Summary: In their first year as a Padres affiliate, the Chihuahuas finished with a winning record. In the second, they made the playoffs; this year, they won the PCL title, finishing one game short of the overall Triple-A championship.
They got there thanks to a league-best offense. Meanwhile, they relied on a patchwork pitching staff for most of the year. No pitcher made more than three starts for the club and finished with even a league-average ERA, and three members of the opening day rotation were released mid-year. Yet, even with all the problems, there were a few bright spots on the staff.
Approach: We use a simple formula for the awards. A player is eligible with whichever team he appeared for the most. For the top prospect, we take into account not just what the player did this year, but his age and potential impact in the major leagues.
Level: The Triple-A level is a combination of development and a taxi squad for major league teams. At this level, many players are good enough to be in the major leagues but, thanks to roster configuration, organizational need, and perceived or real shortcomings, they are just waiting for their shot.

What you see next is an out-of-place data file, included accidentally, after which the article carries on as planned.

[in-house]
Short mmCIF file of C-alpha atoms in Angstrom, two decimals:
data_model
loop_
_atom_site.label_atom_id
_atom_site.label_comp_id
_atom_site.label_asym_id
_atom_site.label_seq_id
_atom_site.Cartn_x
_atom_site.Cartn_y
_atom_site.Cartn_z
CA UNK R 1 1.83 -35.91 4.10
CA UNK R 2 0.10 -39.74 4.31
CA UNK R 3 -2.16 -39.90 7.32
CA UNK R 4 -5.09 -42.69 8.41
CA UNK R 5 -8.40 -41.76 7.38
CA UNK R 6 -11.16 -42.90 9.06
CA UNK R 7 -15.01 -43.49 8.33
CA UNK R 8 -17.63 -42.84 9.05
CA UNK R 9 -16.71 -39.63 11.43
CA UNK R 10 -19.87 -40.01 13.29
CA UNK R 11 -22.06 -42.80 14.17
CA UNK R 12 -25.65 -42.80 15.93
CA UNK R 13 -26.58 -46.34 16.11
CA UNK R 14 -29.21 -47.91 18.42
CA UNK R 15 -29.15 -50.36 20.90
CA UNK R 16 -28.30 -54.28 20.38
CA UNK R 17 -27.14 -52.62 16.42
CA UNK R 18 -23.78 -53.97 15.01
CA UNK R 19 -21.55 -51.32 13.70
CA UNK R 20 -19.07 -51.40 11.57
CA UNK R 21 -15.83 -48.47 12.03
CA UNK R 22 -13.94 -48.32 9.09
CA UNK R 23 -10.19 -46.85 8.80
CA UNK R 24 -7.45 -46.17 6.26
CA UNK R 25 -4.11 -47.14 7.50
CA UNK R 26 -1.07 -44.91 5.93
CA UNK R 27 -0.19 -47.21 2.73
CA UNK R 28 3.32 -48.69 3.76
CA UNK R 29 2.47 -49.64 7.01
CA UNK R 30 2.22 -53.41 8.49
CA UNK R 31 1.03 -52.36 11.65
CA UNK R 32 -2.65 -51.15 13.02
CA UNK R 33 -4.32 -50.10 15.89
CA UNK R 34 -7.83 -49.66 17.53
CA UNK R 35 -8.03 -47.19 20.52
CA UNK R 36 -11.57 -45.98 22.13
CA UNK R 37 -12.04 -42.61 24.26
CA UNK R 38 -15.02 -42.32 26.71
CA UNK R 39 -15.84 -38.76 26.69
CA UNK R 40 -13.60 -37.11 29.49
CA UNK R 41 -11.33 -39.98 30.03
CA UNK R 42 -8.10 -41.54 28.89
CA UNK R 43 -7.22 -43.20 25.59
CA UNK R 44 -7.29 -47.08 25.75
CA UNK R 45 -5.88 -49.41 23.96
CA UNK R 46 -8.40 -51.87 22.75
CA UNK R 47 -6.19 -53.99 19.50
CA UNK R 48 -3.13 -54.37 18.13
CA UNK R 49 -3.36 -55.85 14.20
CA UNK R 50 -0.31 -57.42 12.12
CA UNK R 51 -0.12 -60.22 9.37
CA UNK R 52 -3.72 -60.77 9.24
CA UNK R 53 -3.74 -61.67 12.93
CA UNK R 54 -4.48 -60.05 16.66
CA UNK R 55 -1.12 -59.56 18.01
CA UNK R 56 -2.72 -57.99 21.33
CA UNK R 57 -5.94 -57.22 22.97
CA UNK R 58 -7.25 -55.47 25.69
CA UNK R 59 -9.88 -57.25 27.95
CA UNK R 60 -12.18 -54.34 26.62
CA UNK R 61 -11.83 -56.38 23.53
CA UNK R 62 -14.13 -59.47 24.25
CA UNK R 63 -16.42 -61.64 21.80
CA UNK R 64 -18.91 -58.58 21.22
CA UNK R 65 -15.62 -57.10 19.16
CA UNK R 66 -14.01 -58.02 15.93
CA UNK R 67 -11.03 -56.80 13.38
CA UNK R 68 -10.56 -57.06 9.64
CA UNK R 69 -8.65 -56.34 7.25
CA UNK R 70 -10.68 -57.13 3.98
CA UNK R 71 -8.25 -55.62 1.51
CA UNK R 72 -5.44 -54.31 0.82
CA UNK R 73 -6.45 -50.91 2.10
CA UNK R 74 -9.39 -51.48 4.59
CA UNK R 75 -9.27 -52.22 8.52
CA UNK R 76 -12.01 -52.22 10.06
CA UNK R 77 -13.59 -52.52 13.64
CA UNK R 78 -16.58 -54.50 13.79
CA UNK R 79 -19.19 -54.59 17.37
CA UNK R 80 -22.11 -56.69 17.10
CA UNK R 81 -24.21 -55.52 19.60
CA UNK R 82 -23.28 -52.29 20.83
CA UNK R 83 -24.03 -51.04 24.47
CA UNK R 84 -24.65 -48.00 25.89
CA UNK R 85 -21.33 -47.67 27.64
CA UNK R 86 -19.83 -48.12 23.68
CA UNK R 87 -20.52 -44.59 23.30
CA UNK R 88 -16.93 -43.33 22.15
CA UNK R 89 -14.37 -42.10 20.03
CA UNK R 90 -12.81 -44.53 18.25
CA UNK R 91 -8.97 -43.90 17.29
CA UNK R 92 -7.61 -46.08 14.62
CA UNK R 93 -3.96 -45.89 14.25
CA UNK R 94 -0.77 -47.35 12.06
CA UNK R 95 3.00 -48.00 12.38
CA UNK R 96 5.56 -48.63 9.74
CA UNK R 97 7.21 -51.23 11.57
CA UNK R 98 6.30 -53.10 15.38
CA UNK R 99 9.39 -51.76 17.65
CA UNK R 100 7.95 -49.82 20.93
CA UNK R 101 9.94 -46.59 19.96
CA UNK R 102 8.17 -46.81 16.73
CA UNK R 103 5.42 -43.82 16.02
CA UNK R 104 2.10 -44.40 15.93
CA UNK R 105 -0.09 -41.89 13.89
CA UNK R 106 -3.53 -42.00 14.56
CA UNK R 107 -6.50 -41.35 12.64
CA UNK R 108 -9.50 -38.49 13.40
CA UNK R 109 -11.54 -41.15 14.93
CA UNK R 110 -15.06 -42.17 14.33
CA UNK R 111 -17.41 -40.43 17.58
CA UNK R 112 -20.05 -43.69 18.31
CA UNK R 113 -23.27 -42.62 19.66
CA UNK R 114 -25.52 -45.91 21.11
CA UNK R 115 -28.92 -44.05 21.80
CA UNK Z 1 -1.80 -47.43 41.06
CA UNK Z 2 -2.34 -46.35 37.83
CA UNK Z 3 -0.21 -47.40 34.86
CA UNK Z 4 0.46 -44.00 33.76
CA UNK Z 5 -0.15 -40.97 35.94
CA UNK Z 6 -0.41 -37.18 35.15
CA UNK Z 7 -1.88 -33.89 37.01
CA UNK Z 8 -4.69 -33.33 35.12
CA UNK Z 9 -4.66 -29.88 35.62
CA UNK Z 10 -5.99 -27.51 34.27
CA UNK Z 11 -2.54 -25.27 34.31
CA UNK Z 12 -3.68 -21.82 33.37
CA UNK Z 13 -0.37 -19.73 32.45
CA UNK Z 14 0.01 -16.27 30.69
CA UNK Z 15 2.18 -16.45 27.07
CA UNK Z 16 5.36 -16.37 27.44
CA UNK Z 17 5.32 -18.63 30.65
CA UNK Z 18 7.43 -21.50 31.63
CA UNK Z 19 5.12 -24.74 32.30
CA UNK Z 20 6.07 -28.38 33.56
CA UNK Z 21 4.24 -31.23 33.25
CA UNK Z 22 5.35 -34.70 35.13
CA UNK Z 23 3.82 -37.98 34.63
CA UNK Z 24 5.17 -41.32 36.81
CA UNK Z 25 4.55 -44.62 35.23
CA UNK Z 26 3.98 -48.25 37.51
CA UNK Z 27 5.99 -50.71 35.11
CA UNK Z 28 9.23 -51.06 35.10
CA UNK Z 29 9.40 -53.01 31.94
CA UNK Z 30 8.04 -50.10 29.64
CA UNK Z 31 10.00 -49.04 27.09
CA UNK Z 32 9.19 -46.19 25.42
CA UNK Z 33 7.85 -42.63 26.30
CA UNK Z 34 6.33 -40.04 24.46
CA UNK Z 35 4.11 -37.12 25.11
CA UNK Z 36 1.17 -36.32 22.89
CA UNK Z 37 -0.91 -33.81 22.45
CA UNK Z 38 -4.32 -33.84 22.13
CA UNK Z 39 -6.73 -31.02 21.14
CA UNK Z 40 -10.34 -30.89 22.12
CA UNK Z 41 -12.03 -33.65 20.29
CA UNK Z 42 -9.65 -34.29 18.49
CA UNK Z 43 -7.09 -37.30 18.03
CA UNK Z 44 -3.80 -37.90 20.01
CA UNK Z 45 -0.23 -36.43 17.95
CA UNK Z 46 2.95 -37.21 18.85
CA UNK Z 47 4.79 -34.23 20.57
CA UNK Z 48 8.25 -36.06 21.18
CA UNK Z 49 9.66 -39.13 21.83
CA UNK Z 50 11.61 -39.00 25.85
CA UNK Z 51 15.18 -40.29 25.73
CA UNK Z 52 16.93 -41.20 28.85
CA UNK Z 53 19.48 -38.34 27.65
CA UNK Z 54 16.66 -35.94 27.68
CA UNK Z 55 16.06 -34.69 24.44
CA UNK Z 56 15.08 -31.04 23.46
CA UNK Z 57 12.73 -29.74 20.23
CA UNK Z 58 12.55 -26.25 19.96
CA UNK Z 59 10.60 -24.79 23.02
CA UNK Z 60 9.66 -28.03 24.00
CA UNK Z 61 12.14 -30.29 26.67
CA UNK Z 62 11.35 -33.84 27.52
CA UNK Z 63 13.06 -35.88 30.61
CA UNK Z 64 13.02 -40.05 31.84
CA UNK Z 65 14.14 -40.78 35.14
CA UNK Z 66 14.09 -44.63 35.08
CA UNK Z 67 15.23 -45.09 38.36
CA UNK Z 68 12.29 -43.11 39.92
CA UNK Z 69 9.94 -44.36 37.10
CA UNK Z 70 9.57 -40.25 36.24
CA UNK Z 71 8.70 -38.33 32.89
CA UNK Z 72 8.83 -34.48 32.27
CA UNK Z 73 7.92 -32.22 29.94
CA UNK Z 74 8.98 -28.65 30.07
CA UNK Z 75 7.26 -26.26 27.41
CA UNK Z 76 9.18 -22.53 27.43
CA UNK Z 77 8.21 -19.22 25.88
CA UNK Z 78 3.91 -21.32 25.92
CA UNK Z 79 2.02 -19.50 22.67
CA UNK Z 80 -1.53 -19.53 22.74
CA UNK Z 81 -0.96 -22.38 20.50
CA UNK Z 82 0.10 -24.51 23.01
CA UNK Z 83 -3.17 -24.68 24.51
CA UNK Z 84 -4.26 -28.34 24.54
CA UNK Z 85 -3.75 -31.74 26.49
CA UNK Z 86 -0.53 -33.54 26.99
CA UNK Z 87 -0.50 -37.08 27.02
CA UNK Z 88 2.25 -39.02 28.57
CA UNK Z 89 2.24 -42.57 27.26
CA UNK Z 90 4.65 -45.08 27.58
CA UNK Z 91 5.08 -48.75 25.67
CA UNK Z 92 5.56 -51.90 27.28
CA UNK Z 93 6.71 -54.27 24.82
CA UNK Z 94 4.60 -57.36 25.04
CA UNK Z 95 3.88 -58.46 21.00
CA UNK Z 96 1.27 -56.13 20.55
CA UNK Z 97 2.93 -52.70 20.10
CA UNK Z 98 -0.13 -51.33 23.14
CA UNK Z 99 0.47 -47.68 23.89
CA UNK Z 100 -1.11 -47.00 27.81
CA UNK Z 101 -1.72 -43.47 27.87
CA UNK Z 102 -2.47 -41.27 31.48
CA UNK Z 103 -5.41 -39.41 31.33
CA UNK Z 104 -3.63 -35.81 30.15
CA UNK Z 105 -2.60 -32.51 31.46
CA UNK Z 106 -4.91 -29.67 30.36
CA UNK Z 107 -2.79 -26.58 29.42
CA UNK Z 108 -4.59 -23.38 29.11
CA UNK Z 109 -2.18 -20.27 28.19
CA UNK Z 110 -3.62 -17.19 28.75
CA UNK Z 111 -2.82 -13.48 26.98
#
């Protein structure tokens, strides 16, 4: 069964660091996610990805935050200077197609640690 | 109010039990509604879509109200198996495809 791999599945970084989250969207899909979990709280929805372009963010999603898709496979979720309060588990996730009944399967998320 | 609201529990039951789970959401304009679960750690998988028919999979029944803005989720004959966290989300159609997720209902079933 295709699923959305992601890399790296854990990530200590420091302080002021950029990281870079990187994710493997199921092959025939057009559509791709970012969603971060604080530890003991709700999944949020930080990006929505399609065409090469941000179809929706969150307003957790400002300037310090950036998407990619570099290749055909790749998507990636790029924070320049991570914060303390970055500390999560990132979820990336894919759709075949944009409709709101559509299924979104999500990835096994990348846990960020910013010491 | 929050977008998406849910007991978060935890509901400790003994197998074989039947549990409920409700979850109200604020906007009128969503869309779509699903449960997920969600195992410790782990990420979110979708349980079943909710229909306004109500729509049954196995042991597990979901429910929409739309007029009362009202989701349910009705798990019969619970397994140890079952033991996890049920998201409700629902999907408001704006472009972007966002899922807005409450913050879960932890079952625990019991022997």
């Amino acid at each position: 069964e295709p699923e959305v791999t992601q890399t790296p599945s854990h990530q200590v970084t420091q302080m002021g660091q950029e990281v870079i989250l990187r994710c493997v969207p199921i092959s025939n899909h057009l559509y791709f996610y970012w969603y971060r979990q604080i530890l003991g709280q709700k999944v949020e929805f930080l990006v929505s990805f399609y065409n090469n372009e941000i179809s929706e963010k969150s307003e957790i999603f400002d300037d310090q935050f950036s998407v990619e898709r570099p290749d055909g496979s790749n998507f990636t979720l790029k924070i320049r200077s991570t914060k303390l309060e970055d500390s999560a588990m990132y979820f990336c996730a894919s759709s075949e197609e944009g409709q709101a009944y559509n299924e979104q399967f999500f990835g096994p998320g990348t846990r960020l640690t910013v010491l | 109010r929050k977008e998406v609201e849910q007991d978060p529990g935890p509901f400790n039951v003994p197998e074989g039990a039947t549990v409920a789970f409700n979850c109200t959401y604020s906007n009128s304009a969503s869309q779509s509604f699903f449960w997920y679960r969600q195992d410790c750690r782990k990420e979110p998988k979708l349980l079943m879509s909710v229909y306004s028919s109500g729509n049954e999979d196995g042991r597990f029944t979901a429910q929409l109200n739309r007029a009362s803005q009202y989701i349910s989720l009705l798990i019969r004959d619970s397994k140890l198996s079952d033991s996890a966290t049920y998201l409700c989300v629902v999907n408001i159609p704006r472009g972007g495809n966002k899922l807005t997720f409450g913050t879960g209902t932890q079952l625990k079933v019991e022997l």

The Pacific Coast League features some of the more offense-inflating parks in affiliated ball, making it difficult to divine great meaning from many players’ stat lines on the circuit. While El Paso’s park is not as bad a place to pitch as others in the PCL, notably Las Vegas and Colorado Springs, it is still very much a park where offense is served.
Pitcher of the Year: RHP Eric Yardley 2.85 ERA 58H 37K/13BB in 53.2 IP
The sidewinding righty looks like a good gust of wind could knock him off the mound, but the undrafted free agent just keeps getting outs. His ERA for the season - which mirrors his career mark - was most of a run better than anyone else on the staff, and his frisbee slider gets a ton of weak contact to offset his relative lack of strikeouts. While he was one of 15 different Chihuahuas to pick up a save this year, he ultimately profiles as a situational reliever in the big leagues.
Runner-Up: LHP Frank Garces 4.41 ERA, 129 H, 98K/39BB in 114.1 IP
After two seasons working exclusively as a reliever, the lefty was pushed into service again as a reliever by June of this year. While his overall numbers aren’t that impressive, he provided impact innings through August and the playoffs, notching a 3.40 ERA over his last seven regular season games. Because he re-signed as a minor league free agent last December, Garces and the organization will have a choice to make about another reunion this winter.